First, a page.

With so much happening in the Trump administration, I jumped at the chance last week to listen to a webinar on the future of science under the new president. On Thursday, the American Association for the Advancement of Science hosted an interview (registration required) with Norman Ornstein, PhD, a political scientist and resident scholar at the American Enterprise Institute, on how the Trump administration is likely to impact science.
Rush Holt, PhD, chief executive officer of AAAS, interviewed Ornstein.
In general, Ornstein came across as pessimistic, noting, “We now have a president who is trafficking in the idea that vaccines can cause horrible problems and deformities, which science tells us is nonsense.”
Holt asked if the current administration opposed science, or if it was just ignorant or unfamiliar with science.
Both, replied Ornstein. He noted that the media’s tendency to present every issue, from vaccines to climate change, as if scientists are still arguing about what is true has confused people. But in addition, he said, assaulting science is a way to justify keeping science out of policy decisions. When small-government advocates are faced with science that demands government involvement — such as vaccination programs, launching satellites that collect data on carbon dioxide emissions or tracking air pollution and asthma — “the easiest way to deal with that is to discredit the entire scientific community.”
"It’s an extraordinarily dangerous and unfortunate development," Ornstein said.
Holt, a physicist who served in the U.S House of Representatives from 1998 to 2015, offered a prediction:
We’re going to see a war on scientists inside government, trying to root out those who are offering scientific information... What we’ve already seen in the first week of the Trump administration is an attempt to make sure that any of the data, evidence or scientific papers produced inside government are suppressed.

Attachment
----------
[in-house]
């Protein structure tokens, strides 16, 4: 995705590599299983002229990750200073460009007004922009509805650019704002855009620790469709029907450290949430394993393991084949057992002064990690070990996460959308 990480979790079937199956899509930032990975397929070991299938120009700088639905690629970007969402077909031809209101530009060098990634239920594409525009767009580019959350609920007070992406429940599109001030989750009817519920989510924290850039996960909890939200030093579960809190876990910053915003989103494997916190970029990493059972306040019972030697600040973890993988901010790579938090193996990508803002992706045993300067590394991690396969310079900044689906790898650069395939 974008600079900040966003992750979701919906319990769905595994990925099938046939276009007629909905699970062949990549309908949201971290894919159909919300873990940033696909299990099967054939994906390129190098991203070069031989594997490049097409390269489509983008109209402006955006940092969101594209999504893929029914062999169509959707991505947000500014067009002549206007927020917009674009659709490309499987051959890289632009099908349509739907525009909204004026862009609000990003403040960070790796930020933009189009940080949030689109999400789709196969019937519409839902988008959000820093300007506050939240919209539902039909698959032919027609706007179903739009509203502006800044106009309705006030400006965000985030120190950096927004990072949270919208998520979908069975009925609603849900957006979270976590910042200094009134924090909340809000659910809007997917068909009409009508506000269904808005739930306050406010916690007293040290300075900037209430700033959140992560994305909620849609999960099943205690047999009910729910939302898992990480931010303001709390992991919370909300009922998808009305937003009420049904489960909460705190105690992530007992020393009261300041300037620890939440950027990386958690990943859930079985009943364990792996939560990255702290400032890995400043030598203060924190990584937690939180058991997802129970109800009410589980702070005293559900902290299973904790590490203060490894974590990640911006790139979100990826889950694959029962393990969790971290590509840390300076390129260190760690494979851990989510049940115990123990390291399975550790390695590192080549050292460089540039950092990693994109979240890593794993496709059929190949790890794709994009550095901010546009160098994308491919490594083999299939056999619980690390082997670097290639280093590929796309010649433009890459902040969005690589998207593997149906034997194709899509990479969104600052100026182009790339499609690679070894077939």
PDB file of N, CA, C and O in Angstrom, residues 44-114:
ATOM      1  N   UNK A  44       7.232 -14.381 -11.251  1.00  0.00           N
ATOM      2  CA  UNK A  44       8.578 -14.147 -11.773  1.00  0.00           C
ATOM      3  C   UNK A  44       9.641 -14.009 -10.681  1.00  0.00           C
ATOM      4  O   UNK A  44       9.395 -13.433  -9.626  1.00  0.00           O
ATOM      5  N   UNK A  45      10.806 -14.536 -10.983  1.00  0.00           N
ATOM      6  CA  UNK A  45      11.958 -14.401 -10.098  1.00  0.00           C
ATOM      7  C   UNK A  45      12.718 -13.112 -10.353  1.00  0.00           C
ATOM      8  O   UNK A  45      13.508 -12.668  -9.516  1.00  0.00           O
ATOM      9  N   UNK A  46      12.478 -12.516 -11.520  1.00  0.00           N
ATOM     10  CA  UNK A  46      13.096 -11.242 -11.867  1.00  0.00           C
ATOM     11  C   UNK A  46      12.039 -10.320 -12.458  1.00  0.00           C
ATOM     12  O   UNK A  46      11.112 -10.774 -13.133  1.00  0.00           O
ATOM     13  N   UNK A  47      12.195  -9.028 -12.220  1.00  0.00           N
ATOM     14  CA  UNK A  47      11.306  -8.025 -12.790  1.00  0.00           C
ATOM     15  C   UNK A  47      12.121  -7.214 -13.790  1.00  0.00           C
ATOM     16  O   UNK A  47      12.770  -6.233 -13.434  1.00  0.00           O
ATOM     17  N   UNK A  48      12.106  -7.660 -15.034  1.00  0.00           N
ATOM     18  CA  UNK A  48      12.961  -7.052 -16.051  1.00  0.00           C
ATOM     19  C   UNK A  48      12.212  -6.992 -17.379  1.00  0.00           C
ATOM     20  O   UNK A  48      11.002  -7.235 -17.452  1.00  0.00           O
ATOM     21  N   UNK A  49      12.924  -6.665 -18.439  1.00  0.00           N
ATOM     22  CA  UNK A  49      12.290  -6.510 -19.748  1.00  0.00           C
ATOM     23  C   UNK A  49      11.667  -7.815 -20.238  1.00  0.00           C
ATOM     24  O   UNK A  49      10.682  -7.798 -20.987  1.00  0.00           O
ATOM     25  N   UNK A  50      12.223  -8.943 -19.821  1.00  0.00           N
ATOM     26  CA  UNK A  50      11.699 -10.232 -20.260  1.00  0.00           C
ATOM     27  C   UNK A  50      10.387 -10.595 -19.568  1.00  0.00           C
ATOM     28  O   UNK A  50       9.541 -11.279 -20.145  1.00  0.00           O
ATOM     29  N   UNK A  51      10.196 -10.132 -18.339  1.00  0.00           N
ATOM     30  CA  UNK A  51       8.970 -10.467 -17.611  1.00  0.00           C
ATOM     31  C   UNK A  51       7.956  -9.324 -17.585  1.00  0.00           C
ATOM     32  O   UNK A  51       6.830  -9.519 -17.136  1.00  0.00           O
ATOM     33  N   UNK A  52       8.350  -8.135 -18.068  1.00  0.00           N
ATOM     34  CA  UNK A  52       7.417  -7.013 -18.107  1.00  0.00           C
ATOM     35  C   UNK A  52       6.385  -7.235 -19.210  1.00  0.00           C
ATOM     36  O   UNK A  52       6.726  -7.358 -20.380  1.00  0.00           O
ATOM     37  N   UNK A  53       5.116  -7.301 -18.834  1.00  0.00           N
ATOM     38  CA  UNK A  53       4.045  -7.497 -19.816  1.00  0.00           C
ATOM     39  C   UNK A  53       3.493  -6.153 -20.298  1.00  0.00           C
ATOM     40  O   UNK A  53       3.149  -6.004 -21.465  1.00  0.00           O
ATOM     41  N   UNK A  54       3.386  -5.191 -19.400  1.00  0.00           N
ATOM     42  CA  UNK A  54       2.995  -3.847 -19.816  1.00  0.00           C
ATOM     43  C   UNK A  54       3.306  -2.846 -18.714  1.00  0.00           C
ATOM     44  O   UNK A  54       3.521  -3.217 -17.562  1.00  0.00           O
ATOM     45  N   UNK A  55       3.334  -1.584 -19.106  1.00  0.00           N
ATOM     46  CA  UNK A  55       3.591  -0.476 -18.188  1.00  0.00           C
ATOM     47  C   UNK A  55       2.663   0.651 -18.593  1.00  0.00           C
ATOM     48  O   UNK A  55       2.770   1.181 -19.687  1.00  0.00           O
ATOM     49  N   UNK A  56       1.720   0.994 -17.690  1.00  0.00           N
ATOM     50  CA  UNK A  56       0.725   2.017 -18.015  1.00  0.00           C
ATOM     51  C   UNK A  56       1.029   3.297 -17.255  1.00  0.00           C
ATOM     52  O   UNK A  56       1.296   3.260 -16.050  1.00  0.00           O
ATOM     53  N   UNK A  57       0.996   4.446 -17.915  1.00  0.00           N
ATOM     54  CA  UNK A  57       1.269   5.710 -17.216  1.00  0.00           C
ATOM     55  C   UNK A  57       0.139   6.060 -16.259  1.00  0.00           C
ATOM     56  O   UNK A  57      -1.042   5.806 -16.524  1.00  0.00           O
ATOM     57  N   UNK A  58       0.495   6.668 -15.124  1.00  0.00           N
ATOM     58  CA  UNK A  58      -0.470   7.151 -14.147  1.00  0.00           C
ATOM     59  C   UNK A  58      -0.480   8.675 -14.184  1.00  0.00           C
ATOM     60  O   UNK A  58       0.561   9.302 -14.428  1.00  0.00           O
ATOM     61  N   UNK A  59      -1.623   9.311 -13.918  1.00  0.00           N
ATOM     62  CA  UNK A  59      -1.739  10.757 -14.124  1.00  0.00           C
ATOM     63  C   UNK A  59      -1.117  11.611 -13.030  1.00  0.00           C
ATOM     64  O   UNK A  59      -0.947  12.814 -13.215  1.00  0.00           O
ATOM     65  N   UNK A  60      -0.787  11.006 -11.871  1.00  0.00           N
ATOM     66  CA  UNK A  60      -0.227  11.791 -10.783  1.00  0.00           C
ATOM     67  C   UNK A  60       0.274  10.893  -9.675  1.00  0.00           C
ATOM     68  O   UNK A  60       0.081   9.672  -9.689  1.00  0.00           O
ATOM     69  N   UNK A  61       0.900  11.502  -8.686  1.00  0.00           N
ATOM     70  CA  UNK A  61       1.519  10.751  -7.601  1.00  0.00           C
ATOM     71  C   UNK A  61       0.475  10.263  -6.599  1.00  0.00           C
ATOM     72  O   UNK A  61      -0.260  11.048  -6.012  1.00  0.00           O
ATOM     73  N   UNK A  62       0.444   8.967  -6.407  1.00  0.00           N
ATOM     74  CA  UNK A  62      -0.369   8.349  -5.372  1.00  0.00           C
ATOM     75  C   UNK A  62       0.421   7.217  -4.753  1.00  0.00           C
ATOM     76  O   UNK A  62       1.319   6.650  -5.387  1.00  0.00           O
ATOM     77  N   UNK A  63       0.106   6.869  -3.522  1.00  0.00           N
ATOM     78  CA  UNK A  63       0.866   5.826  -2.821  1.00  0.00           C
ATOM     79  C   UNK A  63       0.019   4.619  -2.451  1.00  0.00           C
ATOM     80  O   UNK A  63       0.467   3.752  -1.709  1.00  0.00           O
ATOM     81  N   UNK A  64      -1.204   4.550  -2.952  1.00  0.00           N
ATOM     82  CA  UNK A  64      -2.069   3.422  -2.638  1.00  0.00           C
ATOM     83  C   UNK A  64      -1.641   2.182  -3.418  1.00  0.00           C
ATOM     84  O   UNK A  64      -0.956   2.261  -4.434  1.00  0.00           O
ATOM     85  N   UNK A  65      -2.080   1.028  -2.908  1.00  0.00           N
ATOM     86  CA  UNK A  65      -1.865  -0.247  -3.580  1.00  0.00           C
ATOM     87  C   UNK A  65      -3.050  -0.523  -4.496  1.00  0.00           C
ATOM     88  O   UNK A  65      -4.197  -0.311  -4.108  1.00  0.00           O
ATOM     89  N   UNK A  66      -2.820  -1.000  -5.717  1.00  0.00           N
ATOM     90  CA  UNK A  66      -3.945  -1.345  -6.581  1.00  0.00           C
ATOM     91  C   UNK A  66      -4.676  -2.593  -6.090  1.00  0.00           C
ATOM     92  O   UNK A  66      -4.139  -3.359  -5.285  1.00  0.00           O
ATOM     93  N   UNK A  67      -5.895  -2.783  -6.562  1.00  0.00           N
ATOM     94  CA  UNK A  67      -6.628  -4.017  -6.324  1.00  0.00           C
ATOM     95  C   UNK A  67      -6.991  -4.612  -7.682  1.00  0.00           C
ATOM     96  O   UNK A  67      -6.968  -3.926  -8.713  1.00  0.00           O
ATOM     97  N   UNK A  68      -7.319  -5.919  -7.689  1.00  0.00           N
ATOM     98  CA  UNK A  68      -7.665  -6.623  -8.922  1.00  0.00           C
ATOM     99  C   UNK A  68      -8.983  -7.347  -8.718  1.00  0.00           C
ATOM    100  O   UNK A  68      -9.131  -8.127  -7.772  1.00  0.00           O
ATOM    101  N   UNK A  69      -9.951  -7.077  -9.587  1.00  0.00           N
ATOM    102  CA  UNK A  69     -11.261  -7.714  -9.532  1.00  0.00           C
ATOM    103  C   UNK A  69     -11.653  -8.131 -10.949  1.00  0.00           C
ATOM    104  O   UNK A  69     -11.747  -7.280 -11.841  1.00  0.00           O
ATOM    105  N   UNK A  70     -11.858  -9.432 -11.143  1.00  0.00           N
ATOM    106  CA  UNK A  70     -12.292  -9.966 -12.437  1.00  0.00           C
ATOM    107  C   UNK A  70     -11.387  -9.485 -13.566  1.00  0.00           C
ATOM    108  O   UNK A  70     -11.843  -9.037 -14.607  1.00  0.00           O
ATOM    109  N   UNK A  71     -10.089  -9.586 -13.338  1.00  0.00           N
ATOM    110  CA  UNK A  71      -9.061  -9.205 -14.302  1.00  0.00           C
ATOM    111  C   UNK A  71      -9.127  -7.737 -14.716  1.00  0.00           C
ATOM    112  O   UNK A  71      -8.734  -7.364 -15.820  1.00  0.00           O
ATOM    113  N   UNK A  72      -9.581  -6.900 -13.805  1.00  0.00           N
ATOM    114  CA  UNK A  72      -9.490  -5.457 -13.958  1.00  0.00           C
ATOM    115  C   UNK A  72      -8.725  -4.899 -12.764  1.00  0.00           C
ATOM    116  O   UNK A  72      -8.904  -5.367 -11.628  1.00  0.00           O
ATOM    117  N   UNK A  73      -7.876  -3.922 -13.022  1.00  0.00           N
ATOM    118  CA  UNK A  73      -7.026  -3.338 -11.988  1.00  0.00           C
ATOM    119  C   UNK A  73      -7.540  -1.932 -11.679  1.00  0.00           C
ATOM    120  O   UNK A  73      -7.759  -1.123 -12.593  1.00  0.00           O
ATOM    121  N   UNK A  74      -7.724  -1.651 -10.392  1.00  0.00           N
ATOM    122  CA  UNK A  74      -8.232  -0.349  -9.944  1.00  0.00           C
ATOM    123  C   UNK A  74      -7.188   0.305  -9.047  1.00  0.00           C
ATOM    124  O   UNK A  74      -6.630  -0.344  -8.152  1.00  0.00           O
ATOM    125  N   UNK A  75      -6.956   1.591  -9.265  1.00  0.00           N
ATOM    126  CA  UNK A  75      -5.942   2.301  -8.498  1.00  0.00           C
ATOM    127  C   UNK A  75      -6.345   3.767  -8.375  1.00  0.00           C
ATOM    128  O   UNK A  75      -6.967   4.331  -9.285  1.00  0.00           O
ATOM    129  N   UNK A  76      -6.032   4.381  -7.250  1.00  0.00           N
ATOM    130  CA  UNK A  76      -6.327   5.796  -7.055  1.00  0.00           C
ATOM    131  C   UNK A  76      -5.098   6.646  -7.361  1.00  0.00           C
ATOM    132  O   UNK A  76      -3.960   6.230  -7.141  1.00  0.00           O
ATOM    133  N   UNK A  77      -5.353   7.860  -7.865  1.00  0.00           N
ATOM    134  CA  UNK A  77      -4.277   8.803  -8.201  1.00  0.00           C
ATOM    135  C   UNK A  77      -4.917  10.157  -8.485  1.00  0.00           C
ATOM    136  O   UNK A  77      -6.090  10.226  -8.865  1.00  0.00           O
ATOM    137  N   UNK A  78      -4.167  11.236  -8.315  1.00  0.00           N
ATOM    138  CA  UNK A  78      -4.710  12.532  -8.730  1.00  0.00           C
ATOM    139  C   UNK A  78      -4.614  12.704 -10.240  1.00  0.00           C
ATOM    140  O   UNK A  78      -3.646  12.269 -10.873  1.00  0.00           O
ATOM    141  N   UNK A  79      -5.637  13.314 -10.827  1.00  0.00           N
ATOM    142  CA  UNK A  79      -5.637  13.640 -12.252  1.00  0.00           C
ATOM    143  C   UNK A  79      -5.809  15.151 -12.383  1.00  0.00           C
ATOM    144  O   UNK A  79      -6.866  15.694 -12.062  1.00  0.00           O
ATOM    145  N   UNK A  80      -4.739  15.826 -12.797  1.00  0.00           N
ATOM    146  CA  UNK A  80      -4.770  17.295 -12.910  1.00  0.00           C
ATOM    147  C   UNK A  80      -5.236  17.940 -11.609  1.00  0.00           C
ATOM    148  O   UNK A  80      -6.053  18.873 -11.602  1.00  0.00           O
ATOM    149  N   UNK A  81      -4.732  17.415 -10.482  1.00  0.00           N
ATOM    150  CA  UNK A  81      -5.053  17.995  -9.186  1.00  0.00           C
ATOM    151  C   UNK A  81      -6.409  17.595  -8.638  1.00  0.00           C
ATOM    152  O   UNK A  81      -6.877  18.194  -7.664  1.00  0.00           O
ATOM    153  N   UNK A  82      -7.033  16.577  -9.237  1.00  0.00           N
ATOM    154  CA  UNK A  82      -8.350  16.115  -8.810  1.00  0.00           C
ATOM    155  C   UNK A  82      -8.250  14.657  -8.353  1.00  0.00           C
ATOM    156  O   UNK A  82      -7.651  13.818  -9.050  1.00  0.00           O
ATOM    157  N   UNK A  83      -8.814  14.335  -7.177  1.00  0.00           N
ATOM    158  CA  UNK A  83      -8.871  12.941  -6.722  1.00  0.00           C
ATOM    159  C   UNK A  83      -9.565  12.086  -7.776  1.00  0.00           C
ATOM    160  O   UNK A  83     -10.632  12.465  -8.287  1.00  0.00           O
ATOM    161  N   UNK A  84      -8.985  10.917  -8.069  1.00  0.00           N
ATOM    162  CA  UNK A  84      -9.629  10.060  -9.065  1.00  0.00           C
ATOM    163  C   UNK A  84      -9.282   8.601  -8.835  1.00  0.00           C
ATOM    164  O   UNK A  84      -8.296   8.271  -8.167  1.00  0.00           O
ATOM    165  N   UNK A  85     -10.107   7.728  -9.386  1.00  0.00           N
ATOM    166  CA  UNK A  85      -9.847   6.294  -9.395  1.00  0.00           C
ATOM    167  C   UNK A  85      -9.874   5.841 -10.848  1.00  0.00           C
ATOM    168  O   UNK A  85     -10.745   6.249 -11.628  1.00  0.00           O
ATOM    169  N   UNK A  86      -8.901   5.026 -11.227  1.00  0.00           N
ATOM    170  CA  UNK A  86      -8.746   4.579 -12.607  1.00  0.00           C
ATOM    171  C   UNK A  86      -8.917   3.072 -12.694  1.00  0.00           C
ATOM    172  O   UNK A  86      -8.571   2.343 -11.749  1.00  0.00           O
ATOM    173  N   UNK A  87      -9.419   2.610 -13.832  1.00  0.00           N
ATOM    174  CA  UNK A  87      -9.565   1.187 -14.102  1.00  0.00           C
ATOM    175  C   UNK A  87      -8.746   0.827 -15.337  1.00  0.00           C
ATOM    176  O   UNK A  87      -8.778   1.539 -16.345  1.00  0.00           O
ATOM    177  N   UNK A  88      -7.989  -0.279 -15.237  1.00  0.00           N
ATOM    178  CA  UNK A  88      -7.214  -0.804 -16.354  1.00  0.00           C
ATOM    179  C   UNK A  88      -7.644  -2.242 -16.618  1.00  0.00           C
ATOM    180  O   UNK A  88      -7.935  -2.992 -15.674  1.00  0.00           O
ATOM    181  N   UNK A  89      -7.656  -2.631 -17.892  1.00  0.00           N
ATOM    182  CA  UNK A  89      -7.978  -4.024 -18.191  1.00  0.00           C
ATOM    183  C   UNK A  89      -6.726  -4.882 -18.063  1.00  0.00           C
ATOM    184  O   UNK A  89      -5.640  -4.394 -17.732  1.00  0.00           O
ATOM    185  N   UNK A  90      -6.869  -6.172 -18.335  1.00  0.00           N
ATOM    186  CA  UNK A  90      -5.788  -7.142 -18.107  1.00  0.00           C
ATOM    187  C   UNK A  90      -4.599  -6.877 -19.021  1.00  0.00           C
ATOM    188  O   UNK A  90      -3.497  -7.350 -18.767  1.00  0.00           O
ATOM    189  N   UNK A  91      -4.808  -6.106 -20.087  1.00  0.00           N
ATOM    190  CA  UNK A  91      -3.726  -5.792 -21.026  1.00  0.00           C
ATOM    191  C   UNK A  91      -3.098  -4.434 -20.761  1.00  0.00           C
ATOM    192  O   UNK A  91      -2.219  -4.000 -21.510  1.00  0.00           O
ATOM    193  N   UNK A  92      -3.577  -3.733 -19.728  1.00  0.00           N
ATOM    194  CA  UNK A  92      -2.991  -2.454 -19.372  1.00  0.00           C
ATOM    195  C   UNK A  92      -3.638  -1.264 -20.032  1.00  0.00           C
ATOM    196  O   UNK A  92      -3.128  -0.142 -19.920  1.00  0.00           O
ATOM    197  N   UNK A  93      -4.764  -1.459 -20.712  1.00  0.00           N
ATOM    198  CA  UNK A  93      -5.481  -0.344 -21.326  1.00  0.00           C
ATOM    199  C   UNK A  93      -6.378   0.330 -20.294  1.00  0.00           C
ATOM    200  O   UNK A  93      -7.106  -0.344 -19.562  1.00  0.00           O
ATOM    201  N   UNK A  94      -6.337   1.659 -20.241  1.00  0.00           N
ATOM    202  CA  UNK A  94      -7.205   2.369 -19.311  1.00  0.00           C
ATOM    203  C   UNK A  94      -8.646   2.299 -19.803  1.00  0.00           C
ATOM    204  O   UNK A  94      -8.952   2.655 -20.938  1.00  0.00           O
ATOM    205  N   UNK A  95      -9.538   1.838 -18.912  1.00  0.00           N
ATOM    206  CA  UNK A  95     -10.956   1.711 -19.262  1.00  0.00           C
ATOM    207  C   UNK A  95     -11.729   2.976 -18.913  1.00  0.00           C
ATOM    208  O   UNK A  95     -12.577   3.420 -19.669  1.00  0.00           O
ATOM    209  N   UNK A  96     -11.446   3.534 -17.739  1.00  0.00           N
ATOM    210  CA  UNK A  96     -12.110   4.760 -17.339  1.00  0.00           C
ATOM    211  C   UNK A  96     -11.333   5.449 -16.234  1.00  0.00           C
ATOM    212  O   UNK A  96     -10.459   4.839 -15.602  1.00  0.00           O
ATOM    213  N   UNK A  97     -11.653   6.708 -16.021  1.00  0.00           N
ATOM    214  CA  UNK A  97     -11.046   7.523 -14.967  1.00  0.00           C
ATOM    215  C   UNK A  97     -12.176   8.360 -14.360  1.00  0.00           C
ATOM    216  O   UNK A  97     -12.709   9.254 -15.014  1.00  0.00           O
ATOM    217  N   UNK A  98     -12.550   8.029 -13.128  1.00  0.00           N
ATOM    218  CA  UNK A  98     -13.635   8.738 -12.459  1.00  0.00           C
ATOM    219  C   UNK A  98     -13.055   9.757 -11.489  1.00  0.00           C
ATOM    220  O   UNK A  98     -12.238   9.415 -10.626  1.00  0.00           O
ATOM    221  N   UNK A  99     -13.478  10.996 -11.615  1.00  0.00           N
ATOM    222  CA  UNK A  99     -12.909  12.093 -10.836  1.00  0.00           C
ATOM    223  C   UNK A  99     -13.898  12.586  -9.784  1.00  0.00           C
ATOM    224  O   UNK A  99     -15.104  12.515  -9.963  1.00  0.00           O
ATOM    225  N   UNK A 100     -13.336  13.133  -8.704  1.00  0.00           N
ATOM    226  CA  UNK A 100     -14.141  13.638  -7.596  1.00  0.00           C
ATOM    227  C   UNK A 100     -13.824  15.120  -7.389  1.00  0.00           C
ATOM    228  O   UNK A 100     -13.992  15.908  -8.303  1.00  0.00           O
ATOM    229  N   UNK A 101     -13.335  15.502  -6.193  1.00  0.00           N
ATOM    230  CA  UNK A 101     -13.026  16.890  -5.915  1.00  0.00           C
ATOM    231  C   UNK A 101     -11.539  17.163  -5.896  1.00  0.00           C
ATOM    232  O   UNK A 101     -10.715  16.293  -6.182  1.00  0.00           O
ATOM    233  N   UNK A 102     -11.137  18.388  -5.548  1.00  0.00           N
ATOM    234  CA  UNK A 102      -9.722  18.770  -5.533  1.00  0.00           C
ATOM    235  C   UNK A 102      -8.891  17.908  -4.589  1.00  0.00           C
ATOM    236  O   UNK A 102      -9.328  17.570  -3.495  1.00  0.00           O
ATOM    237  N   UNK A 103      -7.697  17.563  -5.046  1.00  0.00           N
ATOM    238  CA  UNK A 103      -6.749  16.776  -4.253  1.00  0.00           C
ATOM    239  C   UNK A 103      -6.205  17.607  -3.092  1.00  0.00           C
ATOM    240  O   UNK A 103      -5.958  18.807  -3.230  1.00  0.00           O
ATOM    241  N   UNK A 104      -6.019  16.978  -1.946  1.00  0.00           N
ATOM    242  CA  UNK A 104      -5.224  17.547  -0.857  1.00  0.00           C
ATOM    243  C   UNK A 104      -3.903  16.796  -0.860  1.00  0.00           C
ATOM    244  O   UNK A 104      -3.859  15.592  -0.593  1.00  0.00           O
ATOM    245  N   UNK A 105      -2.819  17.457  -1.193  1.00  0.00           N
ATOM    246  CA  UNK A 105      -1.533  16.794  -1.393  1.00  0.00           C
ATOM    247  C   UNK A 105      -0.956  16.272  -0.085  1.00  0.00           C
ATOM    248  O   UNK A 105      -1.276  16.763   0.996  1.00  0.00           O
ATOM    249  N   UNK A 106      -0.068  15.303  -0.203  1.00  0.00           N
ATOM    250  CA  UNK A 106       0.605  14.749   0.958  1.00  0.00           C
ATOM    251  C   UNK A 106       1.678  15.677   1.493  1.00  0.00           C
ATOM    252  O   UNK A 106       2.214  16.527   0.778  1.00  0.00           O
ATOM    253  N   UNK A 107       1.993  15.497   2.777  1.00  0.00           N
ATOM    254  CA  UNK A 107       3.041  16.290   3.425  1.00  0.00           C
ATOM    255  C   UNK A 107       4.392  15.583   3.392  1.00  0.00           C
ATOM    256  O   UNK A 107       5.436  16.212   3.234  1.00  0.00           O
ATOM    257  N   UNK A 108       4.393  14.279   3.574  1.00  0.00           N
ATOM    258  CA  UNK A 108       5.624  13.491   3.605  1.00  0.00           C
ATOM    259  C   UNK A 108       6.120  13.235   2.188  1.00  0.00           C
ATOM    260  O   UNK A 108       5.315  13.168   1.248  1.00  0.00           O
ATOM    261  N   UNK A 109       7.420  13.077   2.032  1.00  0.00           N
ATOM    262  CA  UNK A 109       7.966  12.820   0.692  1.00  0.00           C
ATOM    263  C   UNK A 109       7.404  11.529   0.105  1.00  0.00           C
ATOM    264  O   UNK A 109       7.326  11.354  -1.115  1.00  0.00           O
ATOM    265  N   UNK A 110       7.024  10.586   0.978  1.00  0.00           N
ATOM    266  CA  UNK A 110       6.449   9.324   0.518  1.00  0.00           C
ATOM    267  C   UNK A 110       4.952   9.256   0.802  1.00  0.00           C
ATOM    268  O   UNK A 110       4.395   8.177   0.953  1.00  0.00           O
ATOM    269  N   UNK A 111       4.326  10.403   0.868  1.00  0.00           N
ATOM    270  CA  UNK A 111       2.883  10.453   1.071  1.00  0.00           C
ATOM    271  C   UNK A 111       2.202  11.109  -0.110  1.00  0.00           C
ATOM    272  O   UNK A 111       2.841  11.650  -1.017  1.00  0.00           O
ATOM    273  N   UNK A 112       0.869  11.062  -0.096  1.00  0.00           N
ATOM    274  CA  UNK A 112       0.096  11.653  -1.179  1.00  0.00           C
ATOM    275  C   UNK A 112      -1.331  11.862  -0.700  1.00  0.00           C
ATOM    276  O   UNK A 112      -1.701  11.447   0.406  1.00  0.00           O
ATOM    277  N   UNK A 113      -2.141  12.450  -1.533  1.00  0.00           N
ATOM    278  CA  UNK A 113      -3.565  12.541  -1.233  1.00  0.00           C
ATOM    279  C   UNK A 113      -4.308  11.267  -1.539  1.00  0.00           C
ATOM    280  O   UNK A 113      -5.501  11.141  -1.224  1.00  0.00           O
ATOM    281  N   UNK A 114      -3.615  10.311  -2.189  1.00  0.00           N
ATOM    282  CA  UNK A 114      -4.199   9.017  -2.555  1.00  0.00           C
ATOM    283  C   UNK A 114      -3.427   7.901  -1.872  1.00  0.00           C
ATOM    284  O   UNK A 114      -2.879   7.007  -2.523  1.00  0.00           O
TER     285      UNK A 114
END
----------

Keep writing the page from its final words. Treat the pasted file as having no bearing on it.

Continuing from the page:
We are moving away from a fundamental culture of a respect for truth, for information, for data, for people who are experienced.
There also is no longer a recognition that science includes debate over the implications of findings, Holt said.
Scientists have a civic duty to help elected officials understand scientific issues, Holt said. Political advocacy is compatible with a career in science, he added. He also encouraged scientists to run for public office, but warned that it would mean giving up science, most likely permanently. He said he had no regrets about giving up science to serve in Congress.
Because the webinar occurred on Thursday, one topic the two experts didn't discuss was Friday's executive order closing U.S. borders to people affiliated with certain countries. But such a ban, experts say, could also impact U.S. science broadly -- and academics have been vocal in their opposition.
Previously: A timely reminder: Vaccines don't cause autism, Science communication in the current political climate: A Q&A, At Stanford symposium, a look at the next four years of health policy and The future of Medicaid and Medicare: A Q&A with Stanford Health Policy scholars
Photo by Jon Ross